Beijing. Airline industry group IATA on Monday forecast global profits would plummet by more than half in 2012 due to high oil prices and the ongoing eurozone crisis.
“2012 is another challenging year. We expect revenues of $631 billion but a profit of just $3.0 billion,” IATA head Tony Tyler told the group’s annual general meeting in Beijing — according to a copy of his speech — confirming a previous forecast made in March.
This compares with a 2011 profit of $7.9 billion, International Air Transport Association figures show.
Tyler cited high oil prices as one of the main reasons for “anaemic global profitability” — with the industry group expecting an average of $110 a barrel for the year — and warned volatile political situations could push up prices.
“The biggest and most immediate risk, however, is the crisis in the eurozone. If it evolves into a banking crisis we could face a continent-wide recession, dragging the rest of the world and our profits down,” he said.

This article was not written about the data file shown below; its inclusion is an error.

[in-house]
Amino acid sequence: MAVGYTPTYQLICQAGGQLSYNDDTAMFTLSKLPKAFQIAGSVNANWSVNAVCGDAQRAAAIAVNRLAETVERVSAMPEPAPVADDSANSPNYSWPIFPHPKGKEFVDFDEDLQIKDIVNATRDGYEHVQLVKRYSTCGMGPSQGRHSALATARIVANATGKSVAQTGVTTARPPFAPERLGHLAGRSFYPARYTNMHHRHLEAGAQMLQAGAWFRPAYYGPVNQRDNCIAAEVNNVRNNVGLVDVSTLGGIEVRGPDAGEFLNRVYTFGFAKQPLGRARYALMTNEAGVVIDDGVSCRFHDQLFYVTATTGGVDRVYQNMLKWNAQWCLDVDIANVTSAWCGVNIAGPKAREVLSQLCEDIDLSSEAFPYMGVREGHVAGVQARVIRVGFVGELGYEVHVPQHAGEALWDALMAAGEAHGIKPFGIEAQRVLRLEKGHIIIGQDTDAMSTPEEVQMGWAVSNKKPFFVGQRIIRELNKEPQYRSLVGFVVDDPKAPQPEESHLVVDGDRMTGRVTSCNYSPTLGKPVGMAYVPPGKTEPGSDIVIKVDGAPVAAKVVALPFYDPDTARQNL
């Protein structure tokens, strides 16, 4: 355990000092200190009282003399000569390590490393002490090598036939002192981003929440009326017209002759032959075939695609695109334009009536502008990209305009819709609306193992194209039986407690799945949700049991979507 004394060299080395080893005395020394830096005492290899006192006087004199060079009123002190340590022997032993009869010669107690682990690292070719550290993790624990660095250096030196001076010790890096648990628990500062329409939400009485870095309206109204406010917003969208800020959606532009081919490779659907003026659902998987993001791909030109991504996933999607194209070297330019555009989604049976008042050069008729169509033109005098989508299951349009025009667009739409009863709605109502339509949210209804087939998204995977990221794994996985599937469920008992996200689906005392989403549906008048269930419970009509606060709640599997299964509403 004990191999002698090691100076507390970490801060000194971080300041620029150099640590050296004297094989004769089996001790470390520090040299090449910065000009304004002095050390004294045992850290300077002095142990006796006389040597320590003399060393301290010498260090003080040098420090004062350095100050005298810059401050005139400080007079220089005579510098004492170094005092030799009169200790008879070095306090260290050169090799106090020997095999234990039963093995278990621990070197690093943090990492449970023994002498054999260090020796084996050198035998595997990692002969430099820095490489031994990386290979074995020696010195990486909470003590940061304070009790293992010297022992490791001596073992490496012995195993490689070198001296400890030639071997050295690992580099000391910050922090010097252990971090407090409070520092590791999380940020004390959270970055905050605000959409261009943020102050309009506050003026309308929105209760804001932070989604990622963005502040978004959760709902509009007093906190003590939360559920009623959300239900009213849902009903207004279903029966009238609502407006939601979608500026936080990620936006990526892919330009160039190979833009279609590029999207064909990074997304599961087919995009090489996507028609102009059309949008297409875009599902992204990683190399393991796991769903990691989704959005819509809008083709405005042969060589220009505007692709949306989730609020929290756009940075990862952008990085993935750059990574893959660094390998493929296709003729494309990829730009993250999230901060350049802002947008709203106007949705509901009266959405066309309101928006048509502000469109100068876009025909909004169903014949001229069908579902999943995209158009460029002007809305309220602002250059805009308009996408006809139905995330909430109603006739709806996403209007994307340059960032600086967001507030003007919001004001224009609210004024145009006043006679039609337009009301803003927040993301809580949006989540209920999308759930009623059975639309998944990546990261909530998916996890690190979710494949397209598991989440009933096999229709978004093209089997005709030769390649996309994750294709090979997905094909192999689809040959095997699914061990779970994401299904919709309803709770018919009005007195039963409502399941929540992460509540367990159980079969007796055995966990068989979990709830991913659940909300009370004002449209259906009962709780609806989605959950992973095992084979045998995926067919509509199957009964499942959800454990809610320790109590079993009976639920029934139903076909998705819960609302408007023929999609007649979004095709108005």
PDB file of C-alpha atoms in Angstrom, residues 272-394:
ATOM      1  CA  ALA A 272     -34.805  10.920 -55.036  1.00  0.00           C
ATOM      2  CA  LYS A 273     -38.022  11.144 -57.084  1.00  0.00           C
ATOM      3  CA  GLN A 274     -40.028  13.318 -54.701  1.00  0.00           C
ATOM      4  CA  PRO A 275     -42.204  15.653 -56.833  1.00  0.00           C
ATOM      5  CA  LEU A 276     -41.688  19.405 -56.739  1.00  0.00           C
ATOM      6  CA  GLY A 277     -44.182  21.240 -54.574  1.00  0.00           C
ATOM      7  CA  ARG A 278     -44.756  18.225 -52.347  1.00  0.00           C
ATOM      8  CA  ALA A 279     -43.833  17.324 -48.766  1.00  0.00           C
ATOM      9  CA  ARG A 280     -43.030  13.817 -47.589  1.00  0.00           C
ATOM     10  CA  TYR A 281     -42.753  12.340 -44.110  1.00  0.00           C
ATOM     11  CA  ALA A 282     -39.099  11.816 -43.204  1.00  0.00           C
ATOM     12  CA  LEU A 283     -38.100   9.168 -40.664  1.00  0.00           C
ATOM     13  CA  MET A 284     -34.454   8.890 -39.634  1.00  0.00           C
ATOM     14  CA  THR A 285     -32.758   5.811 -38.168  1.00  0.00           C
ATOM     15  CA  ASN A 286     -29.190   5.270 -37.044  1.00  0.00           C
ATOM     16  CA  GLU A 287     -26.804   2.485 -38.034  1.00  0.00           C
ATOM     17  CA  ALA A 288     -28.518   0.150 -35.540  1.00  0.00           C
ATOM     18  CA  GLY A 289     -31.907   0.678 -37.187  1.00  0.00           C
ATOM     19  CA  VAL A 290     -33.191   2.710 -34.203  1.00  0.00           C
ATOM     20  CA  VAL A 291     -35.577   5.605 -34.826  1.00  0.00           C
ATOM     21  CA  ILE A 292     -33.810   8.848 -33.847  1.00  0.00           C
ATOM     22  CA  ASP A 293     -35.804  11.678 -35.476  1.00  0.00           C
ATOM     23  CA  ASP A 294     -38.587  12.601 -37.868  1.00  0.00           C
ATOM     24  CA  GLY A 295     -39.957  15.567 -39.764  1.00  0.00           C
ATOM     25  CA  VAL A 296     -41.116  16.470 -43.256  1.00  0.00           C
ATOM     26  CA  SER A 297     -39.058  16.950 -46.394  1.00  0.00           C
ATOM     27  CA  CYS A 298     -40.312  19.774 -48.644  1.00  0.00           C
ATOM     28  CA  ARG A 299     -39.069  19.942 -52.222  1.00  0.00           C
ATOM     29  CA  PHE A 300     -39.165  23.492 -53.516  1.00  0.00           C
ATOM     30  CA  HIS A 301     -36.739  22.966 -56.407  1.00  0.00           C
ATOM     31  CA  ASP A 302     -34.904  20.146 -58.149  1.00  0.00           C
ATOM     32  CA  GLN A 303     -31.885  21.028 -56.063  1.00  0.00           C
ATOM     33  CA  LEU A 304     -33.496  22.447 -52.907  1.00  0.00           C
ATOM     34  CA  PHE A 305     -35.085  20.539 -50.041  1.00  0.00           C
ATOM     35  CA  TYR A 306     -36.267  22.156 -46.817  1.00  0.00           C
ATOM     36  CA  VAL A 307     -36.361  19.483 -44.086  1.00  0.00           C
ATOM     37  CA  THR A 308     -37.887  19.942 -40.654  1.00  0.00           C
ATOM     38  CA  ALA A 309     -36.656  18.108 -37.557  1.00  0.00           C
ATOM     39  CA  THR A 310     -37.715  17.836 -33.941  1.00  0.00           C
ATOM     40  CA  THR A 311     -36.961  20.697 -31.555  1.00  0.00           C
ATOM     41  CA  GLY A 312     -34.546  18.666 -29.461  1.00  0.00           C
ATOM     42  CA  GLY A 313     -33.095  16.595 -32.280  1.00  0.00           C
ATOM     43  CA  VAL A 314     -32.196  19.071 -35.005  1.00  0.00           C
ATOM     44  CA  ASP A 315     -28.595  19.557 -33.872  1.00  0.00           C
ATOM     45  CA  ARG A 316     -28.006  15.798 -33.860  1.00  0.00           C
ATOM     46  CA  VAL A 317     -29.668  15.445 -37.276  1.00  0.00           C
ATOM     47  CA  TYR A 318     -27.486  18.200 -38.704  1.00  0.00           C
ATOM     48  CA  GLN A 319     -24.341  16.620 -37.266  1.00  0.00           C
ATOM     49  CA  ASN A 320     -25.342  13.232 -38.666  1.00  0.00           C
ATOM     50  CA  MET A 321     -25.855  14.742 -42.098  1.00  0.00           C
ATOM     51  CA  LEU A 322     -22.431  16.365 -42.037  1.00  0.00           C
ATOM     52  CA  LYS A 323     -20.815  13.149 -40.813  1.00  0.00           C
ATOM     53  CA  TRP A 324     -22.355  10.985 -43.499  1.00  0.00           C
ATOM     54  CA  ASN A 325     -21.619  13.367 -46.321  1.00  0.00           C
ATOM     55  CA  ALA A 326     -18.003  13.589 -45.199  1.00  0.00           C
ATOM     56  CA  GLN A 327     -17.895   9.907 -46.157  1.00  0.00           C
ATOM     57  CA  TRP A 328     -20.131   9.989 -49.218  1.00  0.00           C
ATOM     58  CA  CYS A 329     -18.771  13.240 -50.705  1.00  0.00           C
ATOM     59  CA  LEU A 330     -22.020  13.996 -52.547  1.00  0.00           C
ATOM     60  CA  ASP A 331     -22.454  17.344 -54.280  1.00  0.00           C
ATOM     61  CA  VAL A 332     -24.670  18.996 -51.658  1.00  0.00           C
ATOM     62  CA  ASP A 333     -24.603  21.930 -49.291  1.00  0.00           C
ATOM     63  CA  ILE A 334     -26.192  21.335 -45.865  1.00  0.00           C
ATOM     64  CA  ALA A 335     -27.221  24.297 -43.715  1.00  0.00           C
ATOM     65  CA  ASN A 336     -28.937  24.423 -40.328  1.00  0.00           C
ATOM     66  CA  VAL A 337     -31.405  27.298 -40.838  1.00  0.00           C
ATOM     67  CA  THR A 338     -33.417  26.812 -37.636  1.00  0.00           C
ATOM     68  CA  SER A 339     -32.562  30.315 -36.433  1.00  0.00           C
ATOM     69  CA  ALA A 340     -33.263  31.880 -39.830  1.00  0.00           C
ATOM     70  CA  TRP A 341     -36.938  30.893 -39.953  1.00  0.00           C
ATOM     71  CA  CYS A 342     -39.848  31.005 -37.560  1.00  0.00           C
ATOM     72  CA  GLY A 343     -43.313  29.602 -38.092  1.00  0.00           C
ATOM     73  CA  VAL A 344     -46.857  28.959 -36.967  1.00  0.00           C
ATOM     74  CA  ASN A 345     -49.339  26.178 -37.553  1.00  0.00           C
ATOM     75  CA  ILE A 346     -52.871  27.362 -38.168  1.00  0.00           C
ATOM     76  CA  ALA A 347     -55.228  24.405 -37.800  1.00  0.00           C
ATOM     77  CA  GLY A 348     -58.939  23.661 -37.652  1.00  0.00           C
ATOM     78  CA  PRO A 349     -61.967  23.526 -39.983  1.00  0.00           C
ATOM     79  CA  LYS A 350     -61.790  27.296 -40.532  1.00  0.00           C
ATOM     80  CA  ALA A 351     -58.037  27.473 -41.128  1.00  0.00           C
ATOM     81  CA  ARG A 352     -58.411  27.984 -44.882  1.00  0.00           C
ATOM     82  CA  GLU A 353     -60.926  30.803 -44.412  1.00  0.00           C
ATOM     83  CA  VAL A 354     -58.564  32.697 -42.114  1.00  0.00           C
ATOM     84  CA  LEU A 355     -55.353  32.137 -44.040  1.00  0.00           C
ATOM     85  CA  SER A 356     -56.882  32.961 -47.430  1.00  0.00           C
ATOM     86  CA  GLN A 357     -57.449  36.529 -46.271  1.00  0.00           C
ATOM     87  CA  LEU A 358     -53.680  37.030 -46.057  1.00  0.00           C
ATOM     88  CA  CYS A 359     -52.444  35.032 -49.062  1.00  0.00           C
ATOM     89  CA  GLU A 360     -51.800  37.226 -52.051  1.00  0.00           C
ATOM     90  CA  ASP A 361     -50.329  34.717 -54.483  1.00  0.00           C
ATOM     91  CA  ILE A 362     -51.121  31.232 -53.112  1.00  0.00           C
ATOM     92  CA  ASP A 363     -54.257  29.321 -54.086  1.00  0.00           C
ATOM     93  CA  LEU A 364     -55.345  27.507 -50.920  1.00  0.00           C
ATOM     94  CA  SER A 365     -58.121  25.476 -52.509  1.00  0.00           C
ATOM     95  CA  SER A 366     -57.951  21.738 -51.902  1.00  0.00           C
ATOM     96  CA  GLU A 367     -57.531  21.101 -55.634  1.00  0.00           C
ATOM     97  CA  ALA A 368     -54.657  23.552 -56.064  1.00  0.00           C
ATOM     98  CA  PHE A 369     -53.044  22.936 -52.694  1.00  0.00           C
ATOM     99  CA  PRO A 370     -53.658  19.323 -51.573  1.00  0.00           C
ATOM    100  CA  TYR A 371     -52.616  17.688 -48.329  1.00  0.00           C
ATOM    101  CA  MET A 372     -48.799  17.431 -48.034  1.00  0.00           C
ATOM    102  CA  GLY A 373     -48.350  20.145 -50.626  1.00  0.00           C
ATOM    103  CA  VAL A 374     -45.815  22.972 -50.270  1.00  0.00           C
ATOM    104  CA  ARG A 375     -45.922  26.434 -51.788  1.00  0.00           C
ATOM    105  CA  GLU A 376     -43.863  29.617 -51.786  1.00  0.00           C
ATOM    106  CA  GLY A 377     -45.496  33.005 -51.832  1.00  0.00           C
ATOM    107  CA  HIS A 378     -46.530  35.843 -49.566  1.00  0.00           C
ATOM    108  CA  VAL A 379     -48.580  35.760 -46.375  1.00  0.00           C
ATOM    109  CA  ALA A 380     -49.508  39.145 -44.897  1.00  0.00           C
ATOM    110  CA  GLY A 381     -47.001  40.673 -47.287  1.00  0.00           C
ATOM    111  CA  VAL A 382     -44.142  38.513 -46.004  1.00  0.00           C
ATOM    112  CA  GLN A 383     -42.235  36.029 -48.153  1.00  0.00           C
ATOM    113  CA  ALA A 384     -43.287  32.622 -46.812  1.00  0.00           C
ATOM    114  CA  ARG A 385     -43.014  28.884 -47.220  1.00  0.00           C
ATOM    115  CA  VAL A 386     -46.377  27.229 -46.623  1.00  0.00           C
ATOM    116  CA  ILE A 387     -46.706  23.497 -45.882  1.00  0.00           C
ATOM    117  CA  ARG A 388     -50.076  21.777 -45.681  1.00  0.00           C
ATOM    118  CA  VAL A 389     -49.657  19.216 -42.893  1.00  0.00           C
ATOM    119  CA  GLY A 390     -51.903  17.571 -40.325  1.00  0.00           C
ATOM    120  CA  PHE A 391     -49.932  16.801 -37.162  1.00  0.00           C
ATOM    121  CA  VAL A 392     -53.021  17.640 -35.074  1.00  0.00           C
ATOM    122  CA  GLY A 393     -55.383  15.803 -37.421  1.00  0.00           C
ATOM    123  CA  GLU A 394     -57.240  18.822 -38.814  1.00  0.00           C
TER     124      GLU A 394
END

In a statement released as the AGM began Monday, IATA also downgraded its outlook for European airlines in 2012, projecting losses of $1.1 billion compared with its previous forecast of $600 million losses.
“For European carriers, the business environment is deteriorating rapidly, resulting in sizable losses,” Tyler was quoted as saying in the statement.
But he added that the global picture was “diverse”, with carriers in North and Latin America seeing improved prospects, compared with the negative picture for airlines in Europe, Asia-Pacific and the Middle East.